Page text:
Leon Cooperman (Former CEO of Goldman Sachs Asset Management and founder of Omega Advisors)
Notes: Average stock correlation is at all time highs by a large margin. US economy will avoid recession. The Eurozone will somehow avoid meltdown, not sure how, but you can bank on it. Unemployment rate will remain very high for 3+ years possibly leading to social unrest. Free cash flow is at record highs relative to corporate bond rates. Market valuation is very, very very low relative to treasury yields. Market currently discounting 30% chance of US recession and 70% chance of 1-2% growth. He is confident we’ll get the 1-2% growth so smart value stock buys should do well.
Favorite Investments: Etrade because the market hates them since they delved into the mortgage business and got slaughtered, but their mortgage book will be fully amortized in a couple years and their core business is strong. Charming Shoppes is a clothing store with the Lane Bryant brand that he thinks is a very strong takeover target. KFN is the finance arm of KKR; they pay a 9% dividend which they have easily covered. I need to do my own dilligence, but will likely buy a small amount of Charming Shoppes, and possibly a little KFN.

Tom Russo (Founder of Gardener, Russo, and Gardener)
Notes: He’s a super long term global value investor. Likes big multinationals because:
1. Big multinational companies can choose where to reinvest capital (e.g. they can move capital from Japan to Brazil, whereas local companies can’t).
2. When local subsidiaries have cash, they either pay a taxable dividend to parent company (and shareholders) or they make loans to the parent company at artificially low rates. Better to invest in the parent.
3. Big multinationals have more transparent culture and stronger ethics.
4. Global talent pool & best practices.
Very long-term growth comes from brand + ability to redeploy capital + capacity to suffer (i.e. ability to invest long-term and bear the costs of developing a product or market).
Favorite investments: Nestle, Unilever, Pernod Ricard. Very strong brands, big multinationals, that the investment community is undervaluing because they’re based in Europe. But…they do almost all their business internationally and getting most of their growth in Asia or South America. If Europe continues to unravel and the European equity markets reach obvious "fear" levels, I'll look at these and other European multinationals for long-term value.

Barry Sternlight (Real estate mogul and founder of Starwood Capital)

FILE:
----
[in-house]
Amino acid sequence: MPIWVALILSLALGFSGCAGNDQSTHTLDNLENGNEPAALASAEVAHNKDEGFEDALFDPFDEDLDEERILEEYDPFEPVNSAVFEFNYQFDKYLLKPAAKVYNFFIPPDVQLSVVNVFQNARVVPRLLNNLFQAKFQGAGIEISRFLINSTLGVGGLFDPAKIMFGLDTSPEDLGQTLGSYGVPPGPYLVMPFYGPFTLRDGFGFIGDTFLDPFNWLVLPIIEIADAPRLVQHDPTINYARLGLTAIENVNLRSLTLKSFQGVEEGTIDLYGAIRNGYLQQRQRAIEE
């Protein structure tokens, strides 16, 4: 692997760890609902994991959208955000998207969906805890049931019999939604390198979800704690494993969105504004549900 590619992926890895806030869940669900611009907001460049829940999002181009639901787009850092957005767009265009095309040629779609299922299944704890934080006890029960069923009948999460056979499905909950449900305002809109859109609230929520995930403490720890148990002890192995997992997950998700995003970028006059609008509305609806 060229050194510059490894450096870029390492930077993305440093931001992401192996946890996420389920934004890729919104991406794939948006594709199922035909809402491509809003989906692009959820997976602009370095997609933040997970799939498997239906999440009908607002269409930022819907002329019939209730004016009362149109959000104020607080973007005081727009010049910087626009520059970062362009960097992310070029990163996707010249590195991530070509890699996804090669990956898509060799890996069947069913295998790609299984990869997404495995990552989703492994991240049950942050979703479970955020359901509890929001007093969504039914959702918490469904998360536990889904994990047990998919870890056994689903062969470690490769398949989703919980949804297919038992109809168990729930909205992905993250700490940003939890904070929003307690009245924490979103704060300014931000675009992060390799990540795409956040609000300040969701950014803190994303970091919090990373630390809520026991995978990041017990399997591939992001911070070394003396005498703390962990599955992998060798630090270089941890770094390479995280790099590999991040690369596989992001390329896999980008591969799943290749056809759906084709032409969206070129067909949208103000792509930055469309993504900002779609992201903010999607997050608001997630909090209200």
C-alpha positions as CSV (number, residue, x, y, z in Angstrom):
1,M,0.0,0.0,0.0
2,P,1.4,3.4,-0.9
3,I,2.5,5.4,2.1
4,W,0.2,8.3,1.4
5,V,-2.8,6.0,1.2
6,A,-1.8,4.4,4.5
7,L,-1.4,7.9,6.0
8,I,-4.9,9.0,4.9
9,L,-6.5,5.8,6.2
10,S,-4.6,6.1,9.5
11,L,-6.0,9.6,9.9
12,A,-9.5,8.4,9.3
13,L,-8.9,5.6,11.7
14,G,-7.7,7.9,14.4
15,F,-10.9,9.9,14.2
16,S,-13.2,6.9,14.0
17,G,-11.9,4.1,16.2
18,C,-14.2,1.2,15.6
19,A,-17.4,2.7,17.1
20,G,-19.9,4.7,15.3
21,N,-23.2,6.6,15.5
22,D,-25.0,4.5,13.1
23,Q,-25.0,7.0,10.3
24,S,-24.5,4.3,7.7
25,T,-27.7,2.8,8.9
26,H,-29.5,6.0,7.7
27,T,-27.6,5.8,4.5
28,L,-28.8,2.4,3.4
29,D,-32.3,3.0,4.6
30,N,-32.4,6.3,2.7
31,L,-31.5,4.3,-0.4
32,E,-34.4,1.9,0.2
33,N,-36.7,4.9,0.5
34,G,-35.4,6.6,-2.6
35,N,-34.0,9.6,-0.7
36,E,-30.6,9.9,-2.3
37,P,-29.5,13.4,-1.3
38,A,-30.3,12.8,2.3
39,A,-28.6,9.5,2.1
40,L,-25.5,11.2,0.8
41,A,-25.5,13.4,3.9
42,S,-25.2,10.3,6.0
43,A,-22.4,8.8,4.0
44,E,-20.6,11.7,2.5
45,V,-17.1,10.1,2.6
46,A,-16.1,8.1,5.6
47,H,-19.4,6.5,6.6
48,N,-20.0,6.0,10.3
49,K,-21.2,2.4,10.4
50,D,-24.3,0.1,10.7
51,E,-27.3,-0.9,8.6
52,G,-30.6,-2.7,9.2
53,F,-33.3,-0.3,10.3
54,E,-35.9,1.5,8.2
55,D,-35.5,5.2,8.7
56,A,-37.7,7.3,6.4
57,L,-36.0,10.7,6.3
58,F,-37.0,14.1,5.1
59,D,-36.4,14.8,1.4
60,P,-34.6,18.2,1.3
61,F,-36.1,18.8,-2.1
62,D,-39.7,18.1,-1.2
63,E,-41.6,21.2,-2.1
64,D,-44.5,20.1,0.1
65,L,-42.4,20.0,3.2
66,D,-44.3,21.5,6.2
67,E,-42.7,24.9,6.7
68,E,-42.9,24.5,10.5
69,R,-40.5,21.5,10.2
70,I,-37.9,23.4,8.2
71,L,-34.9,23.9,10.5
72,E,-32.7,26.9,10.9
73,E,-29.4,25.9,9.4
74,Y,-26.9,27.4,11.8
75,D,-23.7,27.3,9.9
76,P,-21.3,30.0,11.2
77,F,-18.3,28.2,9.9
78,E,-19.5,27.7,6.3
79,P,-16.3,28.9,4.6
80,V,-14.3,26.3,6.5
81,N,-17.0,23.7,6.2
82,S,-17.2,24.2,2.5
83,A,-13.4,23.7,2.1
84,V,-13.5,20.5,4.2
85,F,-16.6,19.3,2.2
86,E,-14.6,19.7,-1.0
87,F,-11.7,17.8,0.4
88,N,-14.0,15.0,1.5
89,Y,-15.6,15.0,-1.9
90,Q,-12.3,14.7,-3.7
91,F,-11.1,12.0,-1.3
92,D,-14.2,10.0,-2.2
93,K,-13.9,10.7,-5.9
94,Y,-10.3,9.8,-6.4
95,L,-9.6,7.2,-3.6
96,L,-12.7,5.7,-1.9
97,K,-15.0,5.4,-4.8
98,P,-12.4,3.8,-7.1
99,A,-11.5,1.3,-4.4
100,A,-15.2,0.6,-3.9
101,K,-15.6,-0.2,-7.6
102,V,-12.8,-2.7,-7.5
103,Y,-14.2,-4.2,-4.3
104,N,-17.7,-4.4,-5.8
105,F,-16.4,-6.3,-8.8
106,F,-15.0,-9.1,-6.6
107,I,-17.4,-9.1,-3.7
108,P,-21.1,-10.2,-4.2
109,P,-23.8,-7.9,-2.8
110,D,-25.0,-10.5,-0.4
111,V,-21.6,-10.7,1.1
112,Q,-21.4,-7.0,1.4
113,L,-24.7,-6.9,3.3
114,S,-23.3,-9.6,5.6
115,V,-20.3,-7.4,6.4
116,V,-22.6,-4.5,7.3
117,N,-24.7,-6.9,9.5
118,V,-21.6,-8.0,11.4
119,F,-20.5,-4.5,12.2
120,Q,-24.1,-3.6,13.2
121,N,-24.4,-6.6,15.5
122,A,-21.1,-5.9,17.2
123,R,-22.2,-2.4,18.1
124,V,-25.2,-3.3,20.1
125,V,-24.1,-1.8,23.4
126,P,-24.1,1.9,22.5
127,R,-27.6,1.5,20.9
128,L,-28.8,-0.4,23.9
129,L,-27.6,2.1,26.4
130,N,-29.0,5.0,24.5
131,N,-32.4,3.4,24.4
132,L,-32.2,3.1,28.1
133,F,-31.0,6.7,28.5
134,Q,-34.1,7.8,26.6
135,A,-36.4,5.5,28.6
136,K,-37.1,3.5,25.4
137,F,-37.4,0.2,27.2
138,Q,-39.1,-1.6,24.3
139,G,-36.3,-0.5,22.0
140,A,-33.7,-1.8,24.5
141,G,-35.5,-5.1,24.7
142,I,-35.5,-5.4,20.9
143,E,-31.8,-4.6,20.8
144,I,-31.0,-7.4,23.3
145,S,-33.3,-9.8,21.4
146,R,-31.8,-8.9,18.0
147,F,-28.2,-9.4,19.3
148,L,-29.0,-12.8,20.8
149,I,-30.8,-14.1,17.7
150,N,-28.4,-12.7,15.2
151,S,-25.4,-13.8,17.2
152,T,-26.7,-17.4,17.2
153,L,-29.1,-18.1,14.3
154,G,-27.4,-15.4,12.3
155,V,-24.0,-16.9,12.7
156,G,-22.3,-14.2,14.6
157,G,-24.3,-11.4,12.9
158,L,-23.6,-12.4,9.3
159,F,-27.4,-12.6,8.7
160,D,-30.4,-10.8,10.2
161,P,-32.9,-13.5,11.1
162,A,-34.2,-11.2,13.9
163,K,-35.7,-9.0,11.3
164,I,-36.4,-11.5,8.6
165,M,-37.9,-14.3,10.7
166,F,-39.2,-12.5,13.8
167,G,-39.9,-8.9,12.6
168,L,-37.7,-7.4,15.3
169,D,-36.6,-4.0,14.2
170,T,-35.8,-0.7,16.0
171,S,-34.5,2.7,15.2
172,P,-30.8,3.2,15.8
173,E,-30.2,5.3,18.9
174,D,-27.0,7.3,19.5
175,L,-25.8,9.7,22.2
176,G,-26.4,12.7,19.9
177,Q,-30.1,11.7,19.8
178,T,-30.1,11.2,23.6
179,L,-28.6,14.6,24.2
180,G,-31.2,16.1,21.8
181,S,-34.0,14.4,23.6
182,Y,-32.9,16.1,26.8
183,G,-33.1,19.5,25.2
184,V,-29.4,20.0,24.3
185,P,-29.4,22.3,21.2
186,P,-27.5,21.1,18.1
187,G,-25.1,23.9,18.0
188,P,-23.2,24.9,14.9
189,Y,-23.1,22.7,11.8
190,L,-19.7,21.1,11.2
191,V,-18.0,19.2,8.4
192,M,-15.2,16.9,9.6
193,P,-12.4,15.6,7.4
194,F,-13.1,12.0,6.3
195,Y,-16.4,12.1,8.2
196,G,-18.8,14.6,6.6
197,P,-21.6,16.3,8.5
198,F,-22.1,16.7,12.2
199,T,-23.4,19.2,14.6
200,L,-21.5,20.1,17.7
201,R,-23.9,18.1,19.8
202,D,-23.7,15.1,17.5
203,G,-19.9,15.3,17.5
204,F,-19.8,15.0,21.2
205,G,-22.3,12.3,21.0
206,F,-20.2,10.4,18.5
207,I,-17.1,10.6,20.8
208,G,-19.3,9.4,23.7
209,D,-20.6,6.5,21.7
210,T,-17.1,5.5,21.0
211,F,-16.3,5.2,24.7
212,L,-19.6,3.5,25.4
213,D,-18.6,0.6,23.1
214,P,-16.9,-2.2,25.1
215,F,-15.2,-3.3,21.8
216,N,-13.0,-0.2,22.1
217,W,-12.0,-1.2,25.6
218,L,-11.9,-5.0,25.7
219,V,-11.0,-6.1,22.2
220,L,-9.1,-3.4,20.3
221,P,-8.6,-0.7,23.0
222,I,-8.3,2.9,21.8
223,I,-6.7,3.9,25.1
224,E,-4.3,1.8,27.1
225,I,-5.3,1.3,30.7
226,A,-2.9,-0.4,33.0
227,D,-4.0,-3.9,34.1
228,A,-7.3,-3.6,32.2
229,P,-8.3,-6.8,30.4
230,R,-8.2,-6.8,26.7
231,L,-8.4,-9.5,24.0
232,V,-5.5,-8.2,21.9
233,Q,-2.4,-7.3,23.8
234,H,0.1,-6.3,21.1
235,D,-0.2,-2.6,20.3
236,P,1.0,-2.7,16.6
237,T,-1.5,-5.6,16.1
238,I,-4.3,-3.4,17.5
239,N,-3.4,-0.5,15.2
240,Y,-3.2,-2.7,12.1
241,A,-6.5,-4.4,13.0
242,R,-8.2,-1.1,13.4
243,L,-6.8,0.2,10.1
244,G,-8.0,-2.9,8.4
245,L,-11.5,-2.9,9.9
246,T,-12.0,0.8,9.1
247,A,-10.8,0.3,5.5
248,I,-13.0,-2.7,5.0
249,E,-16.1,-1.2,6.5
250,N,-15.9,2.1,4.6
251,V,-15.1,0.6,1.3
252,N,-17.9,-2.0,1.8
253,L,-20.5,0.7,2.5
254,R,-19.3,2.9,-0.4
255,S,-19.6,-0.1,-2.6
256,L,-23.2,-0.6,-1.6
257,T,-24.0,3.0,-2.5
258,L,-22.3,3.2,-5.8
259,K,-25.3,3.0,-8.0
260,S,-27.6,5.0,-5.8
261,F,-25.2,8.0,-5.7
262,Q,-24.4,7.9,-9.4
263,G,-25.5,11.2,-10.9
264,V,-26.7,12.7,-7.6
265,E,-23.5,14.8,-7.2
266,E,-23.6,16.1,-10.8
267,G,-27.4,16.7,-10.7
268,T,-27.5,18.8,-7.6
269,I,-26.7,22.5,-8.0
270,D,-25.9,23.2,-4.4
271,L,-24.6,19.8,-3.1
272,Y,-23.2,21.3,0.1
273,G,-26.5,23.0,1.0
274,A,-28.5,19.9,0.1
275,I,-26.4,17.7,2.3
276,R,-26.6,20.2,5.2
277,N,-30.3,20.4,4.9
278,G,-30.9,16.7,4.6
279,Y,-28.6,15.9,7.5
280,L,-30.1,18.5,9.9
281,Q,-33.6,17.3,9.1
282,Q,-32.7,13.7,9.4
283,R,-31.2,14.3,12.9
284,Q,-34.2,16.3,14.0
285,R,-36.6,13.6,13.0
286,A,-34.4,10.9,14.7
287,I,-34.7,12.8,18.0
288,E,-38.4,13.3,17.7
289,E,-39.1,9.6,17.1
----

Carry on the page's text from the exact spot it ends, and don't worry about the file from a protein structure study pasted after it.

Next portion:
Notes: Housing starts are the lowest they've been in 50 years, so we're very quickly getting rid of excess housing inventory. It's becoming cheaper to buy than to rent for the first time in 30 years. Home ownership rate is now 66%, back to the pre-bubble trend. Prices are trending up except for distressed sales.
Favorite investments: Play the housing recovery with the homebuilders TOL and NVR; TOL has high end customers and NVR has great turnover. Or, buy LOW and benefit from home improvement expenditures as well as the "renter nation" effect; renting requires more annual maintenance costs than owning. I'll probably buy a few calls on one of these stocks as a short-term "story" play. I'd guess the "housing recovery" story is half way through its life-cycle; the smartest investors got in a year ago, but most money managers aren't yet buying.

John Keeley (Keeley Asset Management)
Notes: Looks for value in special opportunities, especially spin offs and Savings and Loan conversions. Spinoffs trade cheap initially because the new stock I s not in an index, institutions sell it, individuals sell it, and it has no street analysis to start. They are very attractive because they are in a focused industry which makes them easy to acquire and they have newly energized management. S&Ls will run into the arms of regional banks. Regulations makes them wait 3 years, at which point market value generally jumps from 1x book to 1.5-2.0x book value.
Favorite investment: ITT (post-spinoff), and TBNK because he thinks it will be acquired in the next year at a 40-90% premium. The S&L conversion looks like a cheap option; I'm pessimistic on the finance industry and banks in general, but if the interest rate environment starts to normalize, deposits should become valuable again so bricks and mortar S&Ls should have value.